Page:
Ayuh Music: Joni Mitchell + Album Survey

This is the first album I ever owned. Well, okay, other than that Mariah Carey single my best friend gave me when I was 10. But this album I stole from my mother when I went off to boarding school at 13, and by god, it’s been with me ever since.

I know every single word to Blue. I learned them all when I was twelve, and weird. and looking for some goddamned women in the music industry who weren’t Britney Spears (this was before I embraced my inner gay). In 1998, I couldn’t find any. We didn’t have pop radio in my house – my parents had stopped listening to contemporary music around 1972 – so the grunge and club rock scenes had passed me by. My favorite albums even in middle school were folk albums of sea shanties. Really. I’m still embarrassed by this, and that I even went so far as to buy a pennywhistle with my scrimped allowance so I could learn to play along. Needless to say, I didn’t stand a chance: I couldn’t grow a huge sea-dog beard.

And then, the last year before I hit real womanhood, there was Joni, and Blue.

Oh, Joni. I learnt so much about myself to Blue, to its simple melodies and piercing sensibilities, never sentimental but always immediate, searching, confessional. All the walls are knocked down on Blue, and it’s just you: a woman with a piano, a guitar, a dulcimer, maybe the echo of her own voice creating mirror harmonies. Now, years later, learning the guitar. I will think: how can the chords in these songs be so complex, the tunings so specific and specialized? Listening, they flow like water, seemingly with no artifice or show. They simply appear, as Joni’s voice appears: alto, Canadian, certainly not a virtuoso vocal talent but so much more arresting for its frailty. It’s modernism, it’s feminism, it’s 1971 and after all that time struggling to get out of Stephen Still’s shadow, you’d arrived, Joni, and we never needed you more.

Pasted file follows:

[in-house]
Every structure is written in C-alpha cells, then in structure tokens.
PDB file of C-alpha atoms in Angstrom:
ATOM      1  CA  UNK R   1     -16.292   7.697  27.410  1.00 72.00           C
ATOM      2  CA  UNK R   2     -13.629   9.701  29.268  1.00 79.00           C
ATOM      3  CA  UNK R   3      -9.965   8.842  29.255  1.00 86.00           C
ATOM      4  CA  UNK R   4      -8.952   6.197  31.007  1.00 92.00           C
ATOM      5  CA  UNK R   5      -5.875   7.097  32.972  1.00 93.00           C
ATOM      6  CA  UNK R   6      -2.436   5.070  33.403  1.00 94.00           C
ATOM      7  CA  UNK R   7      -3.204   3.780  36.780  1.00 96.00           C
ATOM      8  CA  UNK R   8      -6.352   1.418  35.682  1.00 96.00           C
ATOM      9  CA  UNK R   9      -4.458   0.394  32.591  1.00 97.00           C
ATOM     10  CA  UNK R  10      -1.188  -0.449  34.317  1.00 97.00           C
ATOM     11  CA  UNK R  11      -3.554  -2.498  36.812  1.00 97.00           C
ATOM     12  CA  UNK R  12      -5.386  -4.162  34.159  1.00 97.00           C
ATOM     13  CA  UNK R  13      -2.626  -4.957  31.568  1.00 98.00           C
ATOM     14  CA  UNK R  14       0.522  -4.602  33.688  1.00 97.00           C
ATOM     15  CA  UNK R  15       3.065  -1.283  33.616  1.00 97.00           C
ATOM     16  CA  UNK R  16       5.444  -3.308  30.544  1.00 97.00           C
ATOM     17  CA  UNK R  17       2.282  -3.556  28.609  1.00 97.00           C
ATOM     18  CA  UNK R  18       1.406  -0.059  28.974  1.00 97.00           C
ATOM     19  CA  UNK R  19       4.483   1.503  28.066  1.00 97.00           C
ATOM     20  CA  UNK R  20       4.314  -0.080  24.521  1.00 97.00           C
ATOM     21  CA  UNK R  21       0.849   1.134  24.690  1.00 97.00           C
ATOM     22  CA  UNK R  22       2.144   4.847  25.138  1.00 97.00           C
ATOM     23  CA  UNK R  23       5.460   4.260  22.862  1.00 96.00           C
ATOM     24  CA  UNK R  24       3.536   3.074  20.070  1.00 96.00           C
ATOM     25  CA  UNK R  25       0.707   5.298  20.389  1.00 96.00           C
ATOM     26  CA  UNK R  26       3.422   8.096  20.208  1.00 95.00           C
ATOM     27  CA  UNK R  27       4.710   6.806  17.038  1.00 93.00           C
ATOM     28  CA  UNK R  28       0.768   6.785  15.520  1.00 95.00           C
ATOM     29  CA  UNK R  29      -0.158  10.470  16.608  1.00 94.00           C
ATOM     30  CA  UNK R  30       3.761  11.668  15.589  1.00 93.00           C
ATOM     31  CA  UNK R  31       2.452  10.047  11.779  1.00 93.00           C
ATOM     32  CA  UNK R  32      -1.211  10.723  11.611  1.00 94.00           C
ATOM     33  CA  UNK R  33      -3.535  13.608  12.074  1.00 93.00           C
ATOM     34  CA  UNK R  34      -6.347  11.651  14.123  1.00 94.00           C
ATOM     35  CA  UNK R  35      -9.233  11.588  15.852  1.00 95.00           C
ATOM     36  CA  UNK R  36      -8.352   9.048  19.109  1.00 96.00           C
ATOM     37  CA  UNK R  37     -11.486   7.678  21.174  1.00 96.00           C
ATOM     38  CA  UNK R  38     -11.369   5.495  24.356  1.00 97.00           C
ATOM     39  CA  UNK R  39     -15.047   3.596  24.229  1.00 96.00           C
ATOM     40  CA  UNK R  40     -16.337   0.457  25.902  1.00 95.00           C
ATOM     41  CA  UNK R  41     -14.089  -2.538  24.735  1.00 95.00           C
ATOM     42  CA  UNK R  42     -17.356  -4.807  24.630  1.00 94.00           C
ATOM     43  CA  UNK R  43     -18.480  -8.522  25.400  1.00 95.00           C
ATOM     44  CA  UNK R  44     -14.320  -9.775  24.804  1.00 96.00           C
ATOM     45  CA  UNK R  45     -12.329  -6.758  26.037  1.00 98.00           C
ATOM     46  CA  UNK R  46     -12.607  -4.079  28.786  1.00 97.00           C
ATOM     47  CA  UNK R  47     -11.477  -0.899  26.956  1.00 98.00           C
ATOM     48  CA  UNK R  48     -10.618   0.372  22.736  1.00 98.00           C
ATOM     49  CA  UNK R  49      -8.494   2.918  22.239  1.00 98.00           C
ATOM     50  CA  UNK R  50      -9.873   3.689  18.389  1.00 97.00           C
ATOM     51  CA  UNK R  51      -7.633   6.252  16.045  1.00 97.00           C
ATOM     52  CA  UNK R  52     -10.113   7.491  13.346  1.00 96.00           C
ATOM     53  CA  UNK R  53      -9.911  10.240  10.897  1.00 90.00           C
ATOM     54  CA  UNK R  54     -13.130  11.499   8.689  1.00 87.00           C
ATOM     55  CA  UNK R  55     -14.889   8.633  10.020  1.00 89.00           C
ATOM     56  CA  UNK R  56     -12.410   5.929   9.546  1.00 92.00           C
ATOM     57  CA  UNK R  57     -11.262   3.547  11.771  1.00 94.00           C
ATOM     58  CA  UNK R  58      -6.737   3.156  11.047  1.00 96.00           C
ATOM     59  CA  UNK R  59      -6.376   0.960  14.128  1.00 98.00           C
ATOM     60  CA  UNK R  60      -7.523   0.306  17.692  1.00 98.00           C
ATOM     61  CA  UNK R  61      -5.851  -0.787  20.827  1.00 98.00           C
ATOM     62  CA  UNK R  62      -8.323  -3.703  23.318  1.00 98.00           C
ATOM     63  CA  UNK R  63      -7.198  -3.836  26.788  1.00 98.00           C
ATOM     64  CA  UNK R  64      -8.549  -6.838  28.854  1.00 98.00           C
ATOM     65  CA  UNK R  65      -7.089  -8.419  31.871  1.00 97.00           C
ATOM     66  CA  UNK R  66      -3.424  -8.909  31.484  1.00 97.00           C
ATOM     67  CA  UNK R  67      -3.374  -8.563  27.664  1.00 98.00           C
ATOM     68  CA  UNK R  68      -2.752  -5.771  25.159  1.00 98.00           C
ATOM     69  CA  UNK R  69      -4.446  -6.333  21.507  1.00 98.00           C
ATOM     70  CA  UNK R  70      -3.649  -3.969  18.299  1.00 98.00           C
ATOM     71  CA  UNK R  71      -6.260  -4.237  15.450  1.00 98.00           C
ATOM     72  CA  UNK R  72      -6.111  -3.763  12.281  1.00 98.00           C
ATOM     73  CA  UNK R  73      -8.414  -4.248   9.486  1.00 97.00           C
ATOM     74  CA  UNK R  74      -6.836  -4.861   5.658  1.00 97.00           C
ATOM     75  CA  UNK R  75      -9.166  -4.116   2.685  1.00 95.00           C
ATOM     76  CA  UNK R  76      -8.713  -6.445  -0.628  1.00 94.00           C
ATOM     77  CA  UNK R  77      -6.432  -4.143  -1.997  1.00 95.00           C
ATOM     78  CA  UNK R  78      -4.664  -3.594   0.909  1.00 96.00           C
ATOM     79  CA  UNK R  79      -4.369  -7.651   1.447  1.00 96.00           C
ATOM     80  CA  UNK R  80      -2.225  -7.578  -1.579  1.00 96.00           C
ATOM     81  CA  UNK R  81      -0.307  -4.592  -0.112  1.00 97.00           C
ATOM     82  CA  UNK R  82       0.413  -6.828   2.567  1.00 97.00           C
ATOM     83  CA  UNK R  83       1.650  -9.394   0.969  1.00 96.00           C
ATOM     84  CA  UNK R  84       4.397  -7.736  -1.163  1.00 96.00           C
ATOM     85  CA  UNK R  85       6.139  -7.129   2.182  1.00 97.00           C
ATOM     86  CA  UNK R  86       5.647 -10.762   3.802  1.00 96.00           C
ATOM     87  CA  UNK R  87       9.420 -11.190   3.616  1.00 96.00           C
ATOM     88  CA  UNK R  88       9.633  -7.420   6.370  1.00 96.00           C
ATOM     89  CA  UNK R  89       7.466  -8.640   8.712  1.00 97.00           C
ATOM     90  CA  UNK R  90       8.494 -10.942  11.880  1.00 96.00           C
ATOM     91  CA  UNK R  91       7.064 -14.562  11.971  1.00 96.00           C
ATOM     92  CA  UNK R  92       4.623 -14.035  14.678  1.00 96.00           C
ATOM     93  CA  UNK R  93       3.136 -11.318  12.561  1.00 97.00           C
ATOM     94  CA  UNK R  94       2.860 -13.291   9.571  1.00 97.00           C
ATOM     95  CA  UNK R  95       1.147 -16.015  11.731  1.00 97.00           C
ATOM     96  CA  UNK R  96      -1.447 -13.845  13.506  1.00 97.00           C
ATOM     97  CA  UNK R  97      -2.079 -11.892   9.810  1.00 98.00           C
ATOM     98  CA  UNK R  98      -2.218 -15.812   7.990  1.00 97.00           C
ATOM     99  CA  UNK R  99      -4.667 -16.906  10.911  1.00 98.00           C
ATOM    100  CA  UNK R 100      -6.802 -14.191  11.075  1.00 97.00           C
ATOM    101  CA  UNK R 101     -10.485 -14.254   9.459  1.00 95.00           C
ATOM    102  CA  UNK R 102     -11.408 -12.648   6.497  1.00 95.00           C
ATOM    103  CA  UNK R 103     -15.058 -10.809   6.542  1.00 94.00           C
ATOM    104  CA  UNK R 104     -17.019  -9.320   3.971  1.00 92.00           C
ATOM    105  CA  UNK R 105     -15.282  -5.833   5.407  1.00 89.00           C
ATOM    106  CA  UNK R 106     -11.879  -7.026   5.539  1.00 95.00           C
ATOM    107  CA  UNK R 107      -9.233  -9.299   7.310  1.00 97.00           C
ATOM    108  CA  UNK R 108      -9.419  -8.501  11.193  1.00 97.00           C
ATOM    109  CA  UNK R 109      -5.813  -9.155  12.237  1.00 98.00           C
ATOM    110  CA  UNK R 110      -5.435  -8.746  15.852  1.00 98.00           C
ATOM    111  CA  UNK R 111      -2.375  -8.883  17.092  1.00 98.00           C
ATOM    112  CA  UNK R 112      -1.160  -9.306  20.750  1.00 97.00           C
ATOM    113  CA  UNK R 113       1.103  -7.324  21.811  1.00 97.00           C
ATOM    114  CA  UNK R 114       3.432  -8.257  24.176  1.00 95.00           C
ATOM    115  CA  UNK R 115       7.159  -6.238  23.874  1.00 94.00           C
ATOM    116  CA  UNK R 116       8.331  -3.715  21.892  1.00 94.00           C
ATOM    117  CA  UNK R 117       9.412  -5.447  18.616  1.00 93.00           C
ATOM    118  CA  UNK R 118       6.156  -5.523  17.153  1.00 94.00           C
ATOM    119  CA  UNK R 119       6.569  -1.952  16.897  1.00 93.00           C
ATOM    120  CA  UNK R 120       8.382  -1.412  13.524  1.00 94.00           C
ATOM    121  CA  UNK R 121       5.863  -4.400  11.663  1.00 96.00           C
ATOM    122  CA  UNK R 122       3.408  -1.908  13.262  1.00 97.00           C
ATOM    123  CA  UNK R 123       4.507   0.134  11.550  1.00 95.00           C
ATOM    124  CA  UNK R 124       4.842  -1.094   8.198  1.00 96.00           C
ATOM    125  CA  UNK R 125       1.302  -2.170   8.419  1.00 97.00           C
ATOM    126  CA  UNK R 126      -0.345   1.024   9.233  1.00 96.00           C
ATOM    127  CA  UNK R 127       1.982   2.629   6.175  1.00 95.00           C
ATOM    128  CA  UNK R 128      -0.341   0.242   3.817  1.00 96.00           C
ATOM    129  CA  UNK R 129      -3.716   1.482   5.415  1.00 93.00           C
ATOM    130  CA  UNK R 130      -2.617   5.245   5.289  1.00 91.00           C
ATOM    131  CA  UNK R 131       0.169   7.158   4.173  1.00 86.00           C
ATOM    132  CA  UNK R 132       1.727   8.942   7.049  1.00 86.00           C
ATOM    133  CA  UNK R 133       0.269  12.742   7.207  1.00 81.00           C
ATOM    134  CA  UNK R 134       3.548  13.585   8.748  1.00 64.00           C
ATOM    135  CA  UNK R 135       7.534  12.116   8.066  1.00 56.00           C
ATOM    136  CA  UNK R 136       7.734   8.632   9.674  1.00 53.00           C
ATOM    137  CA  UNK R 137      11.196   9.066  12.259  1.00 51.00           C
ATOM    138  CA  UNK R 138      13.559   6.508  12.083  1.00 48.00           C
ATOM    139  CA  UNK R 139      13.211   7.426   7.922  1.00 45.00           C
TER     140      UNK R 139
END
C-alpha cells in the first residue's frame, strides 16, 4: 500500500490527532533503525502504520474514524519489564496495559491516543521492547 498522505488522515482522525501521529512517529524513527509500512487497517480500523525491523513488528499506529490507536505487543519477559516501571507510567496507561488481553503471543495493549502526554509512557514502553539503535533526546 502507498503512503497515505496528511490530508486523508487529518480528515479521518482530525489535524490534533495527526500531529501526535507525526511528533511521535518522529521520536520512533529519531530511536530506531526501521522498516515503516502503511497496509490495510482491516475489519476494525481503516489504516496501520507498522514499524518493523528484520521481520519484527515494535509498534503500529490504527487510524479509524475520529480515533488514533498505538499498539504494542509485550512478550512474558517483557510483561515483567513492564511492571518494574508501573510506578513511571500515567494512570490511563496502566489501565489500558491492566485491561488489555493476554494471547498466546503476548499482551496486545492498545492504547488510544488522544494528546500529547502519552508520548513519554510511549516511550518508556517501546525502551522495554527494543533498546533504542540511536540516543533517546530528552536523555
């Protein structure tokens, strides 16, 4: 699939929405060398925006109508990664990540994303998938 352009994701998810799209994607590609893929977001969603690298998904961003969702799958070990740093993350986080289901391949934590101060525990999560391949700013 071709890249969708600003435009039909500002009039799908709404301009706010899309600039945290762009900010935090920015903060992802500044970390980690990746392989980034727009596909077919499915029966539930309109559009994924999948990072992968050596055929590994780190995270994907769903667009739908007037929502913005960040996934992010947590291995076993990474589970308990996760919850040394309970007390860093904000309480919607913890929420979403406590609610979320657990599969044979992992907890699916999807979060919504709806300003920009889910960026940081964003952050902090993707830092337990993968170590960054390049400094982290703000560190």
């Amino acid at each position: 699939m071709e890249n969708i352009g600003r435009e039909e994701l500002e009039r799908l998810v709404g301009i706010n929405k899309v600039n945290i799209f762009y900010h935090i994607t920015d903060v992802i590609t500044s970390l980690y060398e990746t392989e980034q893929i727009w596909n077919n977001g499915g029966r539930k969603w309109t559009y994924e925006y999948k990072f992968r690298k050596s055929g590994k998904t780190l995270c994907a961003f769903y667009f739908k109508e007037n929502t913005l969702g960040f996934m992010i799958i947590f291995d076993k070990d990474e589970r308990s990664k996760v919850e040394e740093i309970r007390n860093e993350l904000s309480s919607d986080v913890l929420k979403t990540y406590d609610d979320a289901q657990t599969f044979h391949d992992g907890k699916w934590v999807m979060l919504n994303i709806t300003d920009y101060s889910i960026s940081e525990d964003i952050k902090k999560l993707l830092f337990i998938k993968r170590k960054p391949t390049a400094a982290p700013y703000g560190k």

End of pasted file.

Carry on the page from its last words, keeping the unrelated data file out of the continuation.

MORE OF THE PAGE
Every song on this album is golden. From the exuberant opener “All I Want” to the final, solitary, orphaning “The Last Time I Saw Richard,” Mitchell nails every line, every note, and every emotion. Often she overreaches her own voice, and it cracks or blurs; rather than being a mark of weakness it’s a note of rawness, a sense that her own physical qualities are her limitations.

There’s so much that has been written about Blue – about its place in the canon of Western popular music, its role in helping women find their voice in a male-dominated industry, the fact that it’s the best Canadian album ever made second only to Harvest Moon – but I can’t approach it that way. To me it’s a deeply personal album, one I can’t properly review so much as share. All I can do is hold it out in my hands and say, “Hush! Listen!” and hopefully you’ll listen, and find within it the things I found: the complexity of the female brain and psyche, the reach and pull of love, the idea of home. “A Case Of You” is the highlight, combining the gorgeous finger-picked guitar line with the poetry of loss that Joni does so well.